A week ago, I wrote about the president’s masterly press conference about the coronavirus. As Senator Tom Cotton (R-Ark.) observed, the president’s decision to suspend flights between the United States and China early on in the epidemic was “the single most consequential and valuable thing” done to slow the course of the malady. 

That’s not how his political opponents spun it, of course. The president was denounced as “racist,” “xenophobic,” etc. by the Left, but that talk dried up as panic began to take over. In that earlier column, I mentioned Charles Mackay’s Extraordinary Popular Delusions and the Madness of Crowds. He was writing about Tulipomania in 17th-century Holland—when a single tulip bulb might go for more than the price of your house—financial bubbles, and the like. But we seem to be seeing a medical version of that now. 

As I have noted, we do not know how rapidly or how widely the virus will spread, nor do we know how deadly it will be. People over 65 seem to suffer more serious illnesses than younger people, especially if they have underlying health problems. As is the case with other maladies, the older and frailer you are, the more likely it is that you will die from the coronavirus.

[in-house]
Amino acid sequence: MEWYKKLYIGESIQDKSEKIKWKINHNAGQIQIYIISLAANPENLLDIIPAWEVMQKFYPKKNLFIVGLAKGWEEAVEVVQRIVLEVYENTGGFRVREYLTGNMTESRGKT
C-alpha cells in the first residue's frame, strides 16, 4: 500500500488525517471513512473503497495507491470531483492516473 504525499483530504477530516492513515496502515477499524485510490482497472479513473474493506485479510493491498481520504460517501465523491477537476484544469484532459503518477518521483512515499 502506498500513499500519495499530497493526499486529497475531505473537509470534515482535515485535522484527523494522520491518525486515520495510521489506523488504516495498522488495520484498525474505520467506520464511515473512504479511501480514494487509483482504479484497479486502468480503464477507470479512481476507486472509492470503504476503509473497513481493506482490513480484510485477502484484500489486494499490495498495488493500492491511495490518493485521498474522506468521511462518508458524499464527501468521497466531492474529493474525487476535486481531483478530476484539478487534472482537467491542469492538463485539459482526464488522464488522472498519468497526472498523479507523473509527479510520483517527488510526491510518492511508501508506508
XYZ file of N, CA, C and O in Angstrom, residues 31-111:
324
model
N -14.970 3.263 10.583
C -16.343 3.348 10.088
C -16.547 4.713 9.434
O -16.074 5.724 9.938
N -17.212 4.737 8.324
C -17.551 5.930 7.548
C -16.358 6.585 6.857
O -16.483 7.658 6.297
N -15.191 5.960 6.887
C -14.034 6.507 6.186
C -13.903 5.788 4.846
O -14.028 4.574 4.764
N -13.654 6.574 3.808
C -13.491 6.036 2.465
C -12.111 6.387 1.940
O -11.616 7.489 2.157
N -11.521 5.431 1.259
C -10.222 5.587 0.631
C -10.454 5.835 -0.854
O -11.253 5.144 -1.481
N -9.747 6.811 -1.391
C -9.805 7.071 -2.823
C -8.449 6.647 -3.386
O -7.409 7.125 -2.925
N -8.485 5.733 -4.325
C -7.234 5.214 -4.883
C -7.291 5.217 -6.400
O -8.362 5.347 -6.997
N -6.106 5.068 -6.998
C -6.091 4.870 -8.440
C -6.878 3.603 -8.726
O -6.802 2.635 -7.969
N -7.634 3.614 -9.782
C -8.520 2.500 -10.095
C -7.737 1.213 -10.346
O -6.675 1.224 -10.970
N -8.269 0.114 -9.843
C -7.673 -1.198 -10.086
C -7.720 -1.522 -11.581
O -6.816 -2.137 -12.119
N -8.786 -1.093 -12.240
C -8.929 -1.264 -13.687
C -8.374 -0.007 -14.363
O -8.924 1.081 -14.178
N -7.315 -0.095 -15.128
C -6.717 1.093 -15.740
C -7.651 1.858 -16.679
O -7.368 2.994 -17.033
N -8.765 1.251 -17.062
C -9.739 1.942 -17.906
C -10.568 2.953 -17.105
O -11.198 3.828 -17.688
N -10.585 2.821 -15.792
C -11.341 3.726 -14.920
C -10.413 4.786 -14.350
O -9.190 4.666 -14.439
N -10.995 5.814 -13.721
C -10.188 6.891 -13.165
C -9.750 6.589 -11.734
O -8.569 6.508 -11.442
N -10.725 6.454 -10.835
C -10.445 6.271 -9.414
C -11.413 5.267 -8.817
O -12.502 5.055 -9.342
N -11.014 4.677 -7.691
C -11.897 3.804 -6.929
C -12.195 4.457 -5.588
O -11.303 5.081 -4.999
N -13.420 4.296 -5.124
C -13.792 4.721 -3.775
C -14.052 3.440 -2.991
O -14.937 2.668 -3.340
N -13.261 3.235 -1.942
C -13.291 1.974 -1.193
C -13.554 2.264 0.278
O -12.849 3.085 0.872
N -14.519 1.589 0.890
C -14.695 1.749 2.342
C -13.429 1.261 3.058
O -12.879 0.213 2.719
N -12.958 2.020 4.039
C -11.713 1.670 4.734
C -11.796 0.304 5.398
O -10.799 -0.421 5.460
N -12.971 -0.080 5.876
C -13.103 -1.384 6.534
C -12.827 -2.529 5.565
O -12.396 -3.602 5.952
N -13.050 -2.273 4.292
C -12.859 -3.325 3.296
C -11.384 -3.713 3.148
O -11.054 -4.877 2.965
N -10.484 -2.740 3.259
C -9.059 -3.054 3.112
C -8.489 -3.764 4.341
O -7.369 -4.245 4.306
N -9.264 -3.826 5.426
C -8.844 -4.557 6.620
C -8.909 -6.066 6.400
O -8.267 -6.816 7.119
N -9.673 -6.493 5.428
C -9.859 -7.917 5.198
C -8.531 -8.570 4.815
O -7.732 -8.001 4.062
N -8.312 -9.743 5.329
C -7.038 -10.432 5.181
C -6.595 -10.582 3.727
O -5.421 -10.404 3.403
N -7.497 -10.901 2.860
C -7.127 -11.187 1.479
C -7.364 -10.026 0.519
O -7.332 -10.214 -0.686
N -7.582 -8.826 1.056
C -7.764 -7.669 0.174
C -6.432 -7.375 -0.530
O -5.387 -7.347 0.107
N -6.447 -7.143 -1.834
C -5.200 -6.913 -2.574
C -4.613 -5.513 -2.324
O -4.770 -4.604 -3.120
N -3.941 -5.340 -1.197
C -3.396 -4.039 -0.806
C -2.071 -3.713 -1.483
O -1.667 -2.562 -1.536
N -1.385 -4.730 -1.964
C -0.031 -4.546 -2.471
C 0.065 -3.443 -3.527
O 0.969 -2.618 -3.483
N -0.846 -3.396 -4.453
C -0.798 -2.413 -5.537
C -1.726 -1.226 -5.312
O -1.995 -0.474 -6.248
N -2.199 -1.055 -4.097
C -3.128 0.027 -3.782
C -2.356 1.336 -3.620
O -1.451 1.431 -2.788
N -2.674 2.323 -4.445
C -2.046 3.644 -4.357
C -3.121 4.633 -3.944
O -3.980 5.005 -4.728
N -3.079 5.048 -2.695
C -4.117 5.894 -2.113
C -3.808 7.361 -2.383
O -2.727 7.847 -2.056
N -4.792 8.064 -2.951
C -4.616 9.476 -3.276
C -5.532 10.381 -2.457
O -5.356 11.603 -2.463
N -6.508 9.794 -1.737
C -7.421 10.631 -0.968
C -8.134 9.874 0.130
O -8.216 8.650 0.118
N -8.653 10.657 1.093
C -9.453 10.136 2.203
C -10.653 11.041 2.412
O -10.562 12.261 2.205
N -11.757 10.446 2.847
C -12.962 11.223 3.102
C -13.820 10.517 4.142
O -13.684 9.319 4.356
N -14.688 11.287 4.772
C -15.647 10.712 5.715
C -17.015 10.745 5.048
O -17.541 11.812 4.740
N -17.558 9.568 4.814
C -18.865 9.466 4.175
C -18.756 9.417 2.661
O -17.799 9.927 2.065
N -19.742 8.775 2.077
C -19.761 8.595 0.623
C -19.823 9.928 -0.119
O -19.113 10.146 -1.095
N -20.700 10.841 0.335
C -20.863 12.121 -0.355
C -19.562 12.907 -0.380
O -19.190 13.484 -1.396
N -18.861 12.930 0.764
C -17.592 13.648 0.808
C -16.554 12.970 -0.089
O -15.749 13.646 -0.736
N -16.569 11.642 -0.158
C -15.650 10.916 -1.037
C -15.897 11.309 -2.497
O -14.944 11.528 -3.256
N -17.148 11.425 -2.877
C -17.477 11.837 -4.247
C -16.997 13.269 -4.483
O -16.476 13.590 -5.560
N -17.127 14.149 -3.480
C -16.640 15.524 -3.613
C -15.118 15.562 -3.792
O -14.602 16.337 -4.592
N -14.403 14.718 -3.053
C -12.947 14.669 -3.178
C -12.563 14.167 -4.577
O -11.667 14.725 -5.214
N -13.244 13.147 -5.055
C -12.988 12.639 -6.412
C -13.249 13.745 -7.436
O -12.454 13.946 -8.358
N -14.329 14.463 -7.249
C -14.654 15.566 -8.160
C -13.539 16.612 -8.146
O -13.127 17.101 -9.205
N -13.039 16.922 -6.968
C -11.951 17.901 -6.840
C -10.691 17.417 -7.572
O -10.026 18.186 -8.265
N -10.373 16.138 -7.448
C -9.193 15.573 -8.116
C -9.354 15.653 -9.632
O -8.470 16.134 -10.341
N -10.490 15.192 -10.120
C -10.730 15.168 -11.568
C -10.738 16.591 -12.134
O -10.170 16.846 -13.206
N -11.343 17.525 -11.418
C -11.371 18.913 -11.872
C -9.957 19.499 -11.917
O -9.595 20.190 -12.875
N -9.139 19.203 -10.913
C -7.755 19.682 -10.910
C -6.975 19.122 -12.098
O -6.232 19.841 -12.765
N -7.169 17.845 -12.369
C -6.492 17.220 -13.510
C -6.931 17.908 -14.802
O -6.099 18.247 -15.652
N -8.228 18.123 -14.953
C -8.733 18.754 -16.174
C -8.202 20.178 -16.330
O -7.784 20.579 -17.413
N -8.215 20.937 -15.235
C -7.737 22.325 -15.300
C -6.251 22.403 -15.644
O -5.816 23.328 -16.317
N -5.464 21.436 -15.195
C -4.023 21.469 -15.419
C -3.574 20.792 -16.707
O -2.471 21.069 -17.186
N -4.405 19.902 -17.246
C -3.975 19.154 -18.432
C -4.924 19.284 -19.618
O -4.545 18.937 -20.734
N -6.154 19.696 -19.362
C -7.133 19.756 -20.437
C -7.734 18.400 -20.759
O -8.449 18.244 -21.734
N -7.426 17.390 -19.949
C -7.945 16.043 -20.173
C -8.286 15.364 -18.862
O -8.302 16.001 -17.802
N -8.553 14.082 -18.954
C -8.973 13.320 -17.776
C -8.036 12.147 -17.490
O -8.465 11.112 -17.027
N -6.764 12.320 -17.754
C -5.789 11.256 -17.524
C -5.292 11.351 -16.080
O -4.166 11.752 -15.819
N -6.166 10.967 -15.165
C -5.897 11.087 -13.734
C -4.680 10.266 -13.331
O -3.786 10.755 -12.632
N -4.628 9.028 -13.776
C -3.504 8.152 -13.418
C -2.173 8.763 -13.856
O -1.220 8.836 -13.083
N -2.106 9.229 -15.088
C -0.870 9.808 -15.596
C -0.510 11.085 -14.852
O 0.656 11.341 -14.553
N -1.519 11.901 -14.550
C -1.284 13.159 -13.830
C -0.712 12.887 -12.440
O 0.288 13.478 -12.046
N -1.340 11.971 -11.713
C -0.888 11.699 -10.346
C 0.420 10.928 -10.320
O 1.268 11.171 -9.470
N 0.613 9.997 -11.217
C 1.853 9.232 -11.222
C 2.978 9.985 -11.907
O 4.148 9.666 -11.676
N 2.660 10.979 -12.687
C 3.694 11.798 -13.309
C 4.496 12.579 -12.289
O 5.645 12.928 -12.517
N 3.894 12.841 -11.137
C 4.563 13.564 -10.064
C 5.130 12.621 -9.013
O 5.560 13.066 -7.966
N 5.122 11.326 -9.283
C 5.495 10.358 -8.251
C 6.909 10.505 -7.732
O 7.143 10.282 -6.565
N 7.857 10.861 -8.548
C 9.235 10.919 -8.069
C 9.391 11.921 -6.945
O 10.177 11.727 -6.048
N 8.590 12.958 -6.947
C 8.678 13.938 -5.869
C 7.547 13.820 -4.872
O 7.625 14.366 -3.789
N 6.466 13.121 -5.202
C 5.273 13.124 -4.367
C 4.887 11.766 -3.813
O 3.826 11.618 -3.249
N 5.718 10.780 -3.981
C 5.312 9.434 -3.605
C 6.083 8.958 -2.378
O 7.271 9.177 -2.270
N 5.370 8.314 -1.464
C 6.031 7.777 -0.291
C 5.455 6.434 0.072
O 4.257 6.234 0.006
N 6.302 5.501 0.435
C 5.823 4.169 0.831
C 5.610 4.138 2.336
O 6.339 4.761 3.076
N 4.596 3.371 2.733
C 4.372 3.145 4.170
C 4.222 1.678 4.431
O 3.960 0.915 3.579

That said, it is worth maintaining some perspective on the disease. In early February, the CDC estimated that at least 12,000 people had died from the flu from October 1, 2019 through February 1. That number might be as high as 30,000. So far, CDC estimates, some 31 million Americans have caught the flu this season. Somewhere between 200,000 and 370,000 of those have been hospitalized because of the virus. 

As for deaths, the CDC estimates that it will probably equal or surpass the 2018-2019 season when there were 34,000 flu-related deaths in America. (The 2017-2018 season saw 61,000 deaths.) Writ large, the World Health Organization estimates that the flu kills between 290,000 and 650,000 annually.